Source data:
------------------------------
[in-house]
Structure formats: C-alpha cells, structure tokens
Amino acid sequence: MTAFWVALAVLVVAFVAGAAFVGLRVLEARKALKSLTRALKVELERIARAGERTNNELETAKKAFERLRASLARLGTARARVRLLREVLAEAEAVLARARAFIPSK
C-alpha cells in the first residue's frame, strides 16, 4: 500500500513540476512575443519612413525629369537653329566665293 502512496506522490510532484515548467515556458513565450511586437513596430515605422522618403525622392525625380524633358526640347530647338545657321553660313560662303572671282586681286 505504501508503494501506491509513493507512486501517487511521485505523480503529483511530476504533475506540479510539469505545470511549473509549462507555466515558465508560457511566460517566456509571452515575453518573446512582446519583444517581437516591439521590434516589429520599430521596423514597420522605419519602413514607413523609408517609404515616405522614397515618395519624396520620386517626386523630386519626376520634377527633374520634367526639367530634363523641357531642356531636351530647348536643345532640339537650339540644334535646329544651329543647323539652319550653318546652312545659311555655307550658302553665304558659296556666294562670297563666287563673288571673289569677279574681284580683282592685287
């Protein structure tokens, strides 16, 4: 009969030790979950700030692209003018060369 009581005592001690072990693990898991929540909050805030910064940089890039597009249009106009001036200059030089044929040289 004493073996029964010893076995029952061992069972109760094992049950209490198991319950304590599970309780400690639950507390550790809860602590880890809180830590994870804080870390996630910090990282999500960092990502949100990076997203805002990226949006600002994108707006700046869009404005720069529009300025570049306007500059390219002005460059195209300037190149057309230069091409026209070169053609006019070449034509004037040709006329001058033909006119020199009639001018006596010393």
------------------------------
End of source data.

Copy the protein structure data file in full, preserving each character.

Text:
[in-house]
Structure formats: C-alpha cells, structure tokens
Amino acid sequence: MTAFWVALAVLVVAFVAGAAFVGLRVLEARKALKSLTRALKVELERIARAGERTNNELETAKKAFERLRASLARLGTARARVRLLREVLAEAEAVLARARAFIPSK
C-alpha cells in the first residue's frame, strides 16, 4: 500500500513540476512575443519612413525629369537653329566665293 502512496506522490510532484515548467515556458513565450511586437513596430515605422522618403525622392525625380524633358526640347530647338545657321553660313560662303572671282586681286 505504501508503494501506491509513493507512486501517487511521485505523480503529483511530476504533475506540479510539469505545470511549473509549462507555466515558465508560457511566460517566456509571452515575453518573446512582446519583444517581437516591439521590434516589429520599430521596423514597420522605419519602413514607413523609408517609404515616405522614397515618395519624396520620386517626386523630386519626376520634377527633374520634367526639367530634363523641357531642356531636351530647348536643345532640339537650339540644334535646329544651329543647323539652319550653318546652312545659311555655307550658302553665304558659296556666294562670297563666287563673288571673289569677279574681284580683282592685287
């Protein structure tokens, strides 16, 4: 009969030790979950700030692209003018060369 009581005592001690072990693990898991929540909050805030910064940089890039597009249009106009001036200059030089044929040289 004493073996029964010893076995029952061992069972109760094992049950209490198991319950304590599970309780400690639950507390550790809860602590880890809180830590994870804080870390996630910090990282999500960092990502949100990076997203805002990226949006600002994108707006700046869009404005720069529009300025570049306007500059390219002005460059195209300037190149057309230069091409026209070169053609006019070449034509004037040709006329001058033909006119020199009639001018006596010393």